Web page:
I recently asked to use eval() for a module function. Now I ended up doing a very weird function which does what I want. I like the idea I made it but I'm not so sure if this is state of the art, or more, good to build an application on.


<script src="module.js"></script>



bam(); // 9


(function () {

    var require = window.require = function (fnName) {

        var dependencies = fnName.split(' '); // load multiple dependencies etc. (not nessecairy now)

        var code = 'var bam = function() { var x = 1; var y = 2; var z = (x+y)*3; alert(z); }';

        return (function () {

Is this a good solution for a require function like in PHP if I only load and eval() files made by me?

  • \$\begingroup\$ Hello, and welcome to Code Review! What's the point of this? There are lots of libraries that handle this issue, eg. RequireJS. Aren't they a better fit for this? \$\endgroup\$ May 7, 2013 at 15:26
  • \$\begingroup\$ I know require.js and i was looking for as much informations as i could, about the mechanism in require. I end up with writing it based on eval, because it provides better latency on 3G network. In addition, i dont like unnessecairy function wrappers like require.js does it, and that for every module, every require call. I am now able to use my script like php's include, so my only question is, is that state of the art or should i avoid that approach? \$\endgroup\$ May 7, 2013 at 22:17

1 Answer 1


The functionality you are looking for is found in RequireJS and follows a spec called Asynchronous Module Definition (AMD). It is a mechanism that allows dependency management in JS, most notably in browsers.

As to why you think your own code is better, think again:

it provides better latency on 3G network

It's because you think the modules are deployed "as is", as file-per-module basis. You are thinking of the "additional HTTP request per module" am I right?

Sure, they work when broken down into modules. But you don't actually deploy them that way. You use the optimier which minifies your modules, and combines related modules into a file. This results in:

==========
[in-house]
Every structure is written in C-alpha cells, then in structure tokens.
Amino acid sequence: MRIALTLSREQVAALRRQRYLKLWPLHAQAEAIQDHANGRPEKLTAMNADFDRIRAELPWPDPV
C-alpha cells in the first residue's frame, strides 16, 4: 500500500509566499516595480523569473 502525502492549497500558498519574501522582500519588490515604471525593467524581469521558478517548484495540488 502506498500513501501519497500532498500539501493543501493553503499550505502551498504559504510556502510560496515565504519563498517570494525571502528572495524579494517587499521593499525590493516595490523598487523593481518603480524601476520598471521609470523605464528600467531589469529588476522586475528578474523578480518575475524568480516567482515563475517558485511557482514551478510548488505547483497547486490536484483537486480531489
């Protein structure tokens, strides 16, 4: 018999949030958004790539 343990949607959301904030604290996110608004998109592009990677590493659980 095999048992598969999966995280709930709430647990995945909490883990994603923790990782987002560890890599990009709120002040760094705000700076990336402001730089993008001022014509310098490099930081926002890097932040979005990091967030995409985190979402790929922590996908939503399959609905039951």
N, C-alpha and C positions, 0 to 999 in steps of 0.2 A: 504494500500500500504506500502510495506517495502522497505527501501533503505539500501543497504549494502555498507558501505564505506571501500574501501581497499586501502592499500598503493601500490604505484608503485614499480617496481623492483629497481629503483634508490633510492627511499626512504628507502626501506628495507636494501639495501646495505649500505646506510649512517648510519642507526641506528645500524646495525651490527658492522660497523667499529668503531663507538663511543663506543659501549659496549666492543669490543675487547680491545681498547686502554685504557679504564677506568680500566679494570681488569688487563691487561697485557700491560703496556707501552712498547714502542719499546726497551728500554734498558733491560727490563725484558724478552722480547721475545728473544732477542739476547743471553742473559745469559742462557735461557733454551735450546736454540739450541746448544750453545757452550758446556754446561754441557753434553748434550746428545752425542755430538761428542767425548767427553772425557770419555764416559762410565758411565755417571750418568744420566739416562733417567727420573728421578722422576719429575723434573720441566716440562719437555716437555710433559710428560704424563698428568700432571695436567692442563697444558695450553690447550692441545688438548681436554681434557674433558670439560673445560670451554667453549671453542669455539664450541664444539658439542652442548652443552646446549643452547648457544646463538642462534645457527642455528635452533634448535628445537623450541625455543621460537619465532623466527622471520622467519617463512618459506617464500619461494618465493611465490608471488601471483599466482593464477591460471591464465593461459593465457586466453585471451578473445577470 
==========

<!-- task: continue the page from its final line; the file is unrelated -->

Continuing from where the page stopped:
• Smaller files due to minification
  • Lesser files due to dependency combination
  • Lesser files to download since your dependencies are grouped into related modules.

Also, the modules are cached once loaded. Once another modules requires a module that is already loaded by another module earlier in the execution of your code, it uses the cached one rather than requesting it again.

I don't like unnecessary function wrappers... for every module, every require call.

A require/define call is designed to:

  • define the dependencies
  • define the module
  • the filename is the module name

It isn't that hard to code:


  //what you do

  return whatYouWantExposedFromThisModule;


I am now able to use my script like php's include.

Handling the modules

include is like appending one file to the other, which is synonymous to concatenating files. In JS, we don't want globals. What if one module of yours had a bam variable, but has bam in another and you required the two. How would you handle that? Also, JS execution does not halt. How would you expect to do a require in your implementation? Synchronous XHR? preloading? That takes time! You'd be halting the execution for each require call of your implementation just to load a script.


  //halt here to load alert? 
  //you'd block the UI, freeze the browser, lose the user
  bam(); // 9


In the module definition in require, the code of the module lives in it's own scope. Nothing is spilled to the global scope. What is exposed by the module is only exposed to the function that requires it, which is also a closed scope. Also, modules are cached. Once a module is already loaded, future requires to that module are taken from the cache, not from the network. They are asynchronous, and does not block the UI thread and the requiring code only executes when the dependencies are loaded - nothing is halted while we wait for the dependencies to load.

Loading the modules

Suppose you will do AJAX with your eval approach - it's not cross-domain friendly, and cross-browser friendly (IE).

The concept of loading a module is based on script-loaders which can do cross-domain. It's similar to how JSONP works, but instead of an arbitrary callback, they are fed through define.

I suggest you read more about how script loaders and dependency loaders work. This is a broad topic and has it's own spec.

  • \$\begingroup\$ Nice explanation. I consider using only one function or one object to be in the global scope, while all functionalities of my application lies inside that function. Maybe i could improve that piece of code by attaching a parent object to the require function, which will be used to work as a container for the loaded scripts, instead setting eval on the window object? \$\endgroup\$ May 8, 2013 at 6:04
  • 1
    \$\begingroup\$ @DavidFariña yup, that's pretty much how requirejs does it. I suggest you use requirejs instead. \$\endgroup\$
    – Joseph
    May 8, 2013 at 6:55

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